Class Clown

As a student, my identity was based on my major (which was selected to best avoid 8:00am classes). As an employee, my occupation defined me even though Administrative Coordinator seemed meaningless. Labels oversimplify but can be useful. Retirement introduced “what I used to be.” Sometimes I choose “famous Blogger,” tempting doubters to visit and view my posts. Class Clown is my default self-descriptor. It outlives being a student and hints at what I am not: jock, artist, intellectual, technology nerd, ladies man. And claiming “Class Clown” validates the assertion.

At a party hosted by a Renaissance Man (doctor/winemaker/author/sculptor) I have known since high school, I introduced myself to a couple who knew him when the husbands worked together as doctors and socialized as hunters. I mentioned that our host was Student Body President when I was Class Clown and praised him for remembering the little people as he climbed the ladder of success. The host rotated into our group and his doctor friend repeated my words without my witty inflections. Renaissance Man denied I was Class Clown and named the person who was in a hushed tone that suggested it was not an honor. He may have been teaching me a lesson about fishing for compliments with self deprecation because he did not offer anything “more” that I was. So I graciously and apologetically conceded to being merely a Wannabe Class Clown. Our mini-group quickly dispersed.

I learned survivors tell the stories when I once referred to being class Salutatorian to a distinguished fellow alum who did not recognize it as an outrageous joke. I also had no idea who our Salutatorian was, so if I can outlive enough people, one day I may even become Student Body President. I will appoint my best friend Class Clown.


77 thoughts on “Class Clown

    1. A long time ago I learned that whenever there’s in doubt, it’s best to take what was said as a compliment. Even if it’s a infinitesimal sliver of a doubt, it’s better to err on the side of a compliment 😁 Makes me happier …

      But on a more serious note, you’re bringing up an intriguing point about labels in general and how much they define us, giving others power over us?

      Liked by 4 people

  1. Labels can be dangerous. As a single older woman who lives with cats, I’m sure my neighbors refer to me as the “Crazy Cat Lady”. They won’t dare do it to my face, because I am also a “Bitch” who claps back. But to me I am a caring soul who seeks to love and be loved without condition.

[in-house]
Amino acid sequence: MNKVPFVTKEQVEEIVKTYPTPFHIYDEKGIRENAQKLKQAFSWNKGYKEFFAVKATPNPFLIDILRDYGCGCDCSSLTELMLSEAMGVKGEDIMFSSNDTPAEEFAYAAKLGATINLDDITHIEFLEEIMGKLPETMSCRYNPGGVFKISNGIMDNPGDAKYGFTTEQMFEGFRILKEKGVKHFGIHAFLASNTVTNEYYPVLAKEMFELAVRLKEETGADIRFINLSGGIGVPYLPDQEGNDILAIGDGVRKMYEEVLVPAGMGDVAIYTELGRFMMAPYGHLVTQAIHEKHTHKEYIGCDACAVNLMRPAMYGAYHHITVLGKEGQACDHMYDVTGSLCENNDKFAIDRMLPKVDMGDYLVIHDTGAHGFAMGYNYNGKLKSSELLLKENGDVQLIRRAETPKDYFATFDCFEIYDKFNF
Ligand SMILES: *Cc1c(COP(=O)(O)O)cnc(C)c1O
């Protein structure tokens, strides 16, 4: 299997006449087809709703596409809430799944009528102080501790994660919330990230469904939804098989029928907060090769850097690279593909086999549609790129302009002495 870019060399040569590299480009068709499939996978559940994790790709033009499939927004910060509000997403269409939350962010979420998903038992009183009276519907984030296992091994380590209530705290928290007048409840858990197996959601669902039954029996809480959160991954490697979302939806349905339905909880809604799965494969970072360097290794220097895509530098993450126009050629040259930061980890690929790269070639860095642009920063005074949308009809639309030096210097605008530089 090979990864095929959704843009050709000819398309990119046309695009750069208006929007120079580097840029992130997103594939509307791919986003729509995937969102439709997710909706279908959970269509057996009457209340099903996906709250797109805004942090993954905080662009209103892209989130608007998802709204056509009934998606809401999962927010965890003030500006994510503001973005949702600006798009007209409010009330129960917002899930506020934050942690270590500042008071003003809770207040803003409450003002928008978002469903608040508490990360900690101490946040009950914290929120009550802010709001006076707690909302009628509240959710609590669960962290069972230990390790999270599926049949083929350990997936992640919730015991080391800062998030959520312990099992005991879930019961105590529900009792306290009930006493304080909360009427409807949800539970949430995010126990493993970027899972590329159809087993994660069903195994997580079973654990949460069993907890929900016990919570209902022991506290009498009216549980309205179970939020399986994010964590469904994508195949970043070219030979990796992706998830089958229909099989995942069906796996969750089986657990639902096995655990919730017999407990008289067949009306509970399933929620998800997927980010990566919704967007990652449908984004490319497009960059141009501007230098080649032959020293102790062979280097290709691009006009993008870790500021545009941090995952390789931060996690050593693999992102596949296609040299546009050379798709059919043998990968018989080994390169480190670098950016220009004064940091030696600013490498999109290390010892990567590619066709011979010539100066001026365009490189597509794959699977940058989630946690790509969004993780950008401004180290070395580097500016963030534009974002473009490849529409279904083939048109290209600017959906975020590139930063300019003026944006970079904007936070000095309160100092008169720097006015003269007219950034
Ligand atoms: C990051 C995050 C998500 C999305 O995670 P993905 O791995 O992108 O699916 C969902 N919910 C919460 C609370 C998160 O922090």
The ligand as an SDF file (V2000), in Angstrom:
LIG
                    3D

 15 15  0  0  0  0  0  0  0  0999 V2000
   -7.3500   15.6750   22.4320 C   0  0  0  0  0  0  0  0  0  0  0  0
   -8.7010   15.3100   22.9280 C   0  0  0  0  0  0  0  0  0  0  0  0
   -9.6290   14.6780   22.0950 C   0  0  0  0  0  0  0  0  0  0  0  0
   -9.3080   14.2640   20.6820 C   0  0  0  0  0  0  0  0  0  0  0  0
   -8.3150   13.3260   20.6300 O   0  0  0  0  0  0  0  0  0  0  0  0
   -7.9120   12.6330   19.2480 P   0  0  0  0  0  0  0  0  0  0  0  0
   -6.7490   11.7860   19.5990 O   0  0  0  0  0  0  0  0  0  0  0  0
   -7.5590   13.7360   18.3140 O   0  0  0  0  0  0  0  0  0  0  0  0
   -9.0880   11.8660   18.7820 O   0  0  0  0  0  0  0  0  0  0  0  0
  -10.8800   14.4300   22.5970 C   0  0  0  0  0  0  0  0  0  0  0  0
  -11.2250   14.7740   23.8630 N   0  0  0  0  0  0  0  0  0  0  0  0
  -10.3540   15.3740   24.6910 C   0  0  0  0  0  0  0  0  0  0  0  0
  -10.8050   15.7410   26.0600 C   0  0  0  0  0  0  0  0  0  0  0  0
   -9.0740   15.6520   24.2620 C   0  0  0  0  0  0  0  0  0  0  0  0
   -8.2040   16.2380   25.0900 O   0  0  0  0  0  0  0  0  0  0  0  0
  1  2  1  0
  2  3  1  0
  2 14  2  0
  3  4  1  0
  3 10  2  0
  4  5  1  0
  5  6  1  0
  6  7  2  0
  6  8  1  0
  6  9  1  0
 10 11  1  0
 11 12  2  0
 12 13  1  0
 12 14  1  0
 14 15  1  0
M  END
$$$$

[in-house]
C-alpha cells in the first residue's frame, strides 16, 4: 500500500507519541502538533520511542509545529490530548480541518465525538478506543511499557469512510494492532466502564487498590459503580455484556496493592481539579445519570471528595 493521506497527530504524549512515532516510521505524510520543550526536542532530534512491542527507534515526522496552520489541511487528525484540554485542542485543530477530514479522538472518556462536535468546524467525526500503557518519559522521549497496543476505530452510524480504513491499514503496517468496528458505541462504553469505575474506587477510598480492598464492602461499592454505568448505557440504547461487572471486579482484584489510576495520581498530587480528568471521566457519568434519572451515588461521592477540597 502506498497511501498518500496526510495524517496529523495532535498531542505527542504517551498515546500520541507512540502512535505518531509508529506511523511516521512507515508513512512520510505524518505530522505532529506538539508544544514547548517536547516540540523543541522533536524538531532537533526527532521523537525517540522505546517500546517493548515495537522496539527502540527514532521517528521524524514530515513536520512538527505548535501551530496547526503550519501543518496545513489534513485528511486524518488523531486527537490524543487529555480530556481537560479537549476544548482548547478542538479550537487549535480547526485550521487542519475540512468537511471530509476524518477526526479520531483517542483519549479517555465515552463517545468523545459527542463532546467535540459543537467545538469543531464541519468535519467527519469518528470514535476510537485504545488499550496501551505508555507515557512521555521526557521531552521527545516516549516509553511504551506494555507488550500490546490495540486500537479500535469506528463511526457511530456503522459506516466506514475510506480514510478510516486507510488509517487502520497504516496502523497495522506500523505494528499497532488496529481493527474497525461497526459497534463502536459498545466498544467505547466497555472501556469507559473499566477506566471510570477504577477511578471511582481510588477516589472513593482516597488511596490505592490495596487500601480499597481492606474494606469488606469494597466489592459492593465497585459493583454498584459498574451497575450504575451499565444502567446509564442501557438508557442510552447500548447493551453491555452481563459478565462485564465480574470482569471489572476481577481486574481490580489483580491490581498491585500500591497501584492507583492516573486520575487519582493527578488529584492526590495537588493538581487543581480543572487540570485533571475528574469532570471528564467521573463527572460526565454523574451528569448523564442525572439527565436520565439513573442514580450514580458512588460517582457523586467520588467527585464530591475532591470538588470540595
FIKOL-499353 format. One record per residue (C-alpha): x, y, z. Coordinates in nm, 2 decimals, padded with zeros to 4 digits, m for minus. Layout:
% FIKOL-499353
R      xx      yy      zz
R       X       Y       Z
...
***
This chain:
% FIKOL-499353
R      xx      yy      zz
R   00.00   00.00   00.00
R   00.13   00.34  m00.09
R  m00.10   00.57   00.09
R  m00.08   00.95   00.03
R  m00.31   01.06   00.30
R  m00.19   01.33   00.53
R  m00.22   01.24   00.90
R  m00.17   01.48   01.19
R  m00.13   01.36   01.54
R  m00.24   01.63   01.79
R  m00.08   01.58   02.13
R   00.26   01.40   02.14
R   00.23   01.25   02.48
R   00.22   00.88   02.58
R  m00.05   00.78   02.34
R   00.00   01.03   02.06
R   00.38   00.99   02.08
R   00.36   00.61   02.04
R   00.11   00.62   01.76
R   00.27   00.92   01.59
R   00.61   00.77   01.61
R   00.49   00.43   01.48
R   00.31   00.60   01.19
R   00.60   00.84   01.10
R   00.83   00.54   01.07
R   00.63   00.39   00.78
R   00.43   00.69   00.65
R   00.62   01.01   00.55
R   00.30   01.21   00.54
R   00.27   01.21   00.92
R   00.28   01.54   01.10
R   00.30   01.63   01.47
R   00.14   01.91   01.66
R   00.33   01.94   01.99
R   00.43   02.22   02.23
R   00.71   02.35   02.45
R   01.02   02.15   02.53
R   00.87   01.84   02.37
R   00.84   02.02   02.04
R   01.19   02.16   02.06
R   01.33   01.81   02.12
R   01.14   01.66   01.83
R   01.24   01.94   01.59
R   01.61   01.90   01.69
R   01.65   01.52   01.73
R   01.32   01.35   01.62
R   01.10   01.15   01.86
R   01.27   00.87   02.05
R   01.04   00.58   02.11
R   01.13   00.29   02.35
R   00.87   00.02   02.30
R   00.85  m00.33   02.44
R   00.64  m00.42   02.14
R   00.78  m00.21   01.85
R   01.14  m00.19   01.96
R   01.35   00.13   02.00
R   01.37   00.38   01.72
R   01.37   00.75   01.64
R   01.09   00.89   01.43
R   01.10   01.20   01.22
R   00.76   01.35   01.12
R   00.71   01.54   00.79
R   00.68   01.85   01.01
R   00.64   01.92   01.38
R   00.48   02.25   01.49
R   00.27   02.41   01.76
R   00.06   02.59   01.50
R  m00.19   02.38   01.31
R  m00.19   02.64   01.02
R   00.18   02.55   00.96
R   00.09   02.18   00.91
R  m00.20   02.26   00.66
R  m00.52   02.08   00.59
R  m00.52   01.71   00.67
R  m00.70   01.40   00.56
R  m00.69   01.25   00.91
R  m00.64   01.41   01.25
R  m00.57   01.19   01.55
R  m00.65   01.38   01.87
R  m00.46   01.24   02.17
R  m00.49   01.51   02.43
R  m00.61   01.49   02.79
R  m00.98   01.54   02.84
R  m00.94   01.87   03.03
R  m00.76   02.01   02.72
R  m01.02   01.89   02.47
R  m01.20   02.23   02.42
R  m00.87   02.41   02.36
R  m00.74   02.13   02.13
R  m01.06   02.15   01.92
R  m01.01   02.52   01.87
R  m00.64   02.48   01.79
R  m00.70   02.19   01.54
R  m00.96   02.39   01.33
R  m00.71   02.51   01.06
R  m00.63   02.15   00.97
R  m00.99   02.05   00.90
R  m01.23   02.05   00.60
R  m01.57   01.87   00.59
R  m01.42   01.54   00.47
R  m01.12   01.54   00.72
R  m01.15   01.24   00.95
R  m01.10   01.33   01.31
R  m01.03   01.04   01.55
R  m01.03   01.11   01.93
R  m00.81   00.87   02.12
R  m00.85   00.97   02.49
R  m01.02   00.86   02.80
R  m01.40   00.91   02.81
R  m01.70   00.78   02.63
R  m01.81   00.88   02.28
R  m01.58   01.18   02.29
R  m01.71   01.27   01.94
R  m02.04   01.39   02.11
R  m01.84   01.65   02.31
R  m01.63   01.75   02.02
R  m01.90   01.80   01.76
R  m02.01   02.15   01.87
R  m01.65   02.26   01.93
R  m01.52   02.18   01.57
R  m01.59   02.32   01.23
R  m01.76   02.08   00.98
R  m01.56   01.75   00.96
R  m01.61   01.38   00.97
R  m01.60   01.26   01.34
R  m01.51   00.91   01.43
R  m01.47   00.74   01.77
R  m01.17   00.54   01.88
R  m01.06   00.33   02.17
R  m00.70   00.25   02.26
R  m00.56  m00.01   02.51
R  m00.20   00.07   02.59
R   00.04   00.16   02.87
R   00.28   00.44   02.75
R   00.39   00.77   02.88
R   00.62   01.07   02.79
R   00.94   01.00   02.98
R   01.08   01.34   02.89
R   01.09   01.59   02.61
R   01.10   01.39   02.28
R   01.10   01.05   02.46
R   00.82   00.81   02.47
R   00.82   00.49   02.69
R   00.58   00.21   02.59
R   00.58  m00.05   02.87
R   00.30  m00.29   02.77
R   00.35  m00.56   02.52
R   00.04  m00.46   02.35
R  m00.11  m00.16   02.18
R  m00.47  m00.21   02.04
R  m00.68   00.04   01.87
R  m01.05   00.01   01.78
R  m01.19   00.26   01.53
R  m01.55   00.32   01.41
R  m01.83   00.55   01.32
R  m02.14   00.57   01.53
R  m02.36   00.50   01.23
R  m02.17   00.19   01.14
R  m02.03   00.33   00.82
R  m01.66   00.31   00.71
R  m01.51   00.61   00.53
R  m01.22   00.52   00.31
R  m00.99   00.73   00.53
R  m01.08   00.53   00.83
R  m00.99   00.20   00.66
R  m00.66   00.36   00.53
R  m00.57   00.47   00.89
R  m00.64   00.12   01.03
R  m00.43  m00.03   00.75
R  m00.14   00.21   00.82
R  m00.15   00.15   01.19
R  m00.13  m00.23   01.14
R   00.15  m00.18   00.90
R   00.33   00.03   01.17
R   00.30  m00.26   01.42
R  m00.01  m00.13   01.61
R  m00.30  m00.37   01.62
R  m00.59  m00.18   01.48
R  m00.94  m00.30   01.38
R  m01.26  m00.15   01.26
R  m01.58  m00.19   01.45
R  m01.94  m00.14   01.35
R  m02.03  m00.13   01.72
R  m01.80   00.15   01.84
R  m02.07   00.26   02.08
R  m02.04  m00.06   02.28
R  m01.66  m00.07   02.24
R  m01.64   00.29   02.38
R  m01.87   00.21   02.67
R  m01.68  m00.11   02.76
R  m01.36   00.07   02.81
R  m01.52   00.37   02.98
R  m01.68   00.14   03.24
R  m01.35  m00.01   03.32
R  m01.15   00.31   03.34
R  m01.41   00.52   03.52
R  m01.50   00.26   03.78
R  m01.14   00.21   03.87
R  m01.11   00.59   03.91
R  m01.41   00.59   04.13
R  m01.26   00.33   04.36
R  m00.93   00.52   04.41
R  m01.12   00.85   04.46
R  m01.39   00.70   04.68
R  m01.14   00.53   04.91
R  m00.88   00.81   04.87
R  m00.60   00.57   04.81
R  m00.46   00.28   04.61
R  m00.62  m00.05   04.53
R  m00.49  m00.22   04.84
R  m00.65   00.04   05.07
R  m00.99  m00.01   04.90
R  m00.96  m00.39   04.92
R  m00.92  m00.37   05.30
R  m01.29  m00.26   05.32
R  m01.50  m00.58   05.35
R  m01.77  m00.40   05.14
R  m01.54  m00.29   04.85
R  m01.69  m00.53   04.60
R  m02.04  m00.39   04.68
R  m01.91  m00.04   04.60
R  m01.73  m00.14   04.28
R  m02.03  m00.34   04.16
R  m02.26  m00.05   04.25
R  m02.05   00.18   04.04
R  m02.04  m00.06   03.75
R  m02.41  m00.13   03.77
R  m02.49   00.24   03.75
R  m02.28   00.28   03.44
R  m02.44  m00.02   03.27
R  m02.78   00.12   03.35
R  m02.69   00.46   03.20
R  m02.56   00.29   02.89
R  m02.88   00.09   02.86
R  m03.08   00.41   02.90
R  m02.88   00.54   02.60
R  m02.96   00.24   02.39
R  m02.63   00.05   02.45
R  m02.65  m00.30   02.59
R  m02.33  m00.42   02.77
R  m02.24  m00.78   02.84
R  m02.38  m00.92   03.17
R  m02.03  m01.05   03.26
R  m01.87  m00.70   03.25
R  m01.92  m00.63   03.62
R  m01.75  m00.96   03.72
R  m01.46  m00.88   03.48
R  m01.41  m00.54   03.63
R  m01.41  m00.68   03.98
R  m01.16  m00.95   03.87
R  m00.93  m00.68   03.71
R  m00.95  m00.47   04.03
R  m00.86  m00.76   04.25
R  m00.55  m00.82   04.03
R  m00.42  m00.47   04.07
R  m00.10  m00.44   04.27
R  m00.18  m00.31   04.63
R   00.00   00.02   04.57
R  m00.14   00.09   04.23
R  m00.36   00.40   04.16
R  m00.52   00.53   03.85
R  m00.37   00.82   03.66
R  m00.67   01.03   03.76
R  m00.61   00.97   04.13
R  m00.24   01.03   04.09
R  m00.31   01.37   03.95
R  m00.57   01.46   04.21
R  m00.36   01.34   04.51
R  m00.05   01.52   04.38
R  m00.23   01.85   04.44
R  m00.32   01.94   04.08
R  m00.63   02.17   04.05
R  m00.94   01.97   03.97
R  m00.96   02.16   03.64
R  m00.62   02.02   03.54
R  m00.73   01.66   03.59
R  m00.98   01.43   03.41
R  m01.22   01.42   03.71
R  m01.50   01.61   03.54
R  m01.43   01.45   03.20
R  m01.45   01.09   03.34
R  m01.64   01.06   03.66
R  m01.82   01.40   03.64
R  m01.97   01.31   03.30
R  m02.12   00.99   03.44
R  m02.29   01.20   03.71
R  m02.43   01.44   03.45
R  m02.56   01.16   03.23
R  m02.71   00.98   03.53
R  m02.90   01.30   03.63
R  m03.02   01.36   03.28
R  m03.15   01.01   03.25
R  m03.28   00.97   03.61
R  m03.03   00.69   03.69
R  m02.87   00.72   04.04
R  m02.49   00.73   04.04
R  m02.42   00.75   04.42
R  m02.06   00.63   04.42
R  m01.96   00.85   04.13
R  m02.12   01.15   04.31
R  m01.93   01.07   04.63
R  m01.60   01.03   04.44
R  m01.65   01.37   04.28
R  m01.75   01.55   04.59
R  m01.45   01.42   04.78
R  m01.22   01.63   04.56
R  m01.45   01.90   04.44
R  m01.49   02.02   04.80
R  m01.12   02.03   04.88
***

Liked by 10 people

  2. “I doesn’t hurt me to remember you at all, man, ’cause it makes me think of cool cars, pretty girls, and parties driven by that quadraphonic stereo.” Quadraphonic stereo is an oxymoron, I believe. In high school there was an incident where I was bounced from the football team for a game, for reasons I originally lied about that only later became known to a few. As a result of the innuendo cascade I was voted, by a bunch of future doctors, lawyers, lesbians who became both, Indian Chiefs, oil magnates and Stepford wives as most likely to become “vice” president. Since I walked college and the whole scene surrounding my youth and yet did not end up in a cardboard condo under a freeway overpass I, as mentioned before, refer to myself in garden party situations as being a “corporate musician” which sends the “oh, dear that’s too… different” crowd scampering to bolster the punch and saves me a lot of talk I couldn’t make in front of squares anyway. However, I have gotten off two Valedictorian jabs in my latest serial. Just because your daddy owns the compound across the street from the country club doesn’t make you smart. Or does it?

    Liked by 6 people

  3. Thank you for inspiring me to do a post on different types of classmates. I heard of Renaissance Man several times before, but didn’t bother to look it up due to the hard-to-spell first word. I assumed it is a person like Da Vinci who could do science, art, literature etc. Now I looked it up and it means almost the same as I thought. Since I have been tricked by English words too many times, I am usually quite diffident in my guessing capabilities, but this time I was right. Now you piqued my interest. Who’s the class clown acknowledged by others? And what did he do to make him fall from being honored? I have to say you are an expert teaser who always hints at something more interesting hidden behind what you explicitly write.

    Liked by 5 people

    1. I think the term Renaissance Man may have been coined to describe Da Vinci but I am too lazy to look that up. Restricting myself to 300 word essays does cause some of my teasing and hinting because I often cut quite a bit to get my final draft under the limit. I like how you get everything interesting into your posts.